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Since the novel coronavirus struck, scientific research has been shared, and built upon, at an unprecedented pace. An open and deeply collaborative academic enterprise has emerged, with scientists from around the world sharing data and working together to map the SARS-CoV-2 genome and develop the first vaccines.

During normal times -- when we’re not in a pandemic -- much of the taxpayer-funded research that universities conduct is locked away by publishers, out of reach for all but those who can afford costly subscriptions. This year, given the dire need to fight a deadly disease, publishers temporarily lifted the paywalls that normally shut out this important knowledge from public view.

University of California scholars generate nearly 10 percent of all research in the United States. But the vast majority of this work -- more than 80 percent published -- is behind paywalls due to an archaic global publishing model. Under this system, academic publishers can charge universities both to publish and to read scientific findings -- sometimes even in the very same journal. Publicly funded research remains inaccessible to the public, while publishers reap enormous profits.

Solving the world’s most pressing problems requires a vast ecosystem of sources and knowledge, built on equal access to information that is vital to the public good. UC is leading the charge in the global push to allow for that by demanding that all research, including lifesaving scientific findings, be published open access, immediately free for everyone.

Lifesaving research should always be available to all -- not only during a global health crisis. As the pandemic has demonstrated recently, our way to better therapeutics and a vaccine depends on open access to scientific research.

UC researchers have already published over 600 studies and in-depth articles related to the novel coronavirus. They include, for example, a report by a University of California, San Francisco, researcher and others on methods to protect health-care workers on the front lines and a study by a University of California, San Diego, scholar and others on the evolutionary history of the virus as it has traveled between species. The development of this critical research involved researchers collaborating from around the world -- Pakistan to Guatemala, China to South Africa.

Because these studies are currently available to everyone, researchers can immediately build on the findings to help advance their own work, and medical professionals and policy makers can make decisions informed by the best and latest data available. Access to early studies from researchers in Germany and China on how the SARS-CoV-2 virus replicates in our bodies, for example, has already allowed researchers at the University of California, Berkeley, to identify natural compounds that could intercept this process, stopping the virus in its tracks.

Making this research free to all, forever, will require a total disruption of how universities and publishers create and share information. Yet it is within our grasp to achieve. Under a landmark new deal, UC research that is published in more than 2,700 journals by one of the world’s leading publishers, Springer Nature, will be free to everyone, proving that publishers can indeed serve as valuable allies in the fight for freedom of access and knowledge for all.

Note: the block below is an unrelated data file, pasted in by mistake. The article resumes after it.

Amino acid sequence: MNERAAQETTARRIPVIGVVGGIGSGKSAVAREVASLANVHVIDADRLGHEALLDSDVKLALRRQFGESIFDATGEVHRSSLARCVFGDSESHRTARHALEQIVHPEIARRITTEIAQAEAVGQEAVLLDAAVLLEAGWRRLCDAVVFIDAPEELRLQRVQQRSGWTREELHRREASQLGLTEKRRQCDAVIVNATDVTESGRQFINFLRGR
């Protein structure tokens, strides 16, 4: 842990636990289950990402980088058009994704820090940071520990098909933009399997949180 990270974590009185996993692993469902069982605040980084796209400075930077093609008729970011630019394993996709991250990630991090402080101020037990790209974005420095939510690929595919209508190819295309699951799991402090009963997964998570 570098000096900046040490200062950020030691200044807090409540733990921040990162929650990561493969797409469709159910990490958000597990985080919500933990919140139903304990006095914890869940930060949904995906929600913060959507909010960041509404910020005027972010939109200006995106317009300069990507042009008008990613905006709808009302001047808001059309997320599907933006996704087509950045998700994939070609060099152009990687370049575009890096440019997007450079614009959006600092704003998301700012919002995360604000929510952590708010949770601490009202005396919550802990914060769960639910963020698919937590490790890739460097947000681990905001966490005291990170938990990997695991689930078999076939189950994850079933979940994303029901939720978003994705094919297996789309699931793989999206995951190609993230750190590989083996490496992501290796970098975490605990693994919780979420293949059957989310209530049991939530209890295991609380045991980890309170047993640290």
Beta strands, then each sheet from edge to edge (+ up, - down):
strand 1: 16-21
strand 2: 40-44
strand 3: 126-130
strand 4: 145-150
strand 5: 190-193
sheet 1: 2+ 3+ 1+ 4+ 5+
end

Last year, UC cut ties with publishing giant Elsevier when such an agreement could not be reached. Others, including the University of North Carolina at Chapel Hill, the entire State University of New York system and the Massachusetts Institute of Technology, have also cut Elsevier subscriptions over concerns about access and cost.

But this is just the start. Now is the time for all universities to join us in taking a stand for the public good and making a real commitment to open up our research. As we speak, the White House is considering a policy that would require federally funded research to be immediately available to the public -- not just during a global crisis. I urge academic institutions to prioritize open access to research in their contracts with scientific publishers. And I encourage taxpayers to let public universities, elected federal officials and gatekeeping publishing companies know that they rightly demand open access to the science they help fund for the greater good.

The COVID-19 crisis inspired a global collaboration that has led to a scientific renaissance -- and we must not revert to our old ways. Imagine the progress that could be made if the international research community worked together to develop treatments for cancer, heart disease, diabetes, Alzheimer’s and Parkinson’s. Climate change, educational equity and racial justice could all be studied through a more expansive and inclusive lens.

Years from now, we will look back at this pandemic as a historic time of incredible challenges, disruption and anguish. But I hope we will also remember it as an inflection point -- the end of restricting knowledge to a privileged few and the dawn of a new era in scientific progress.

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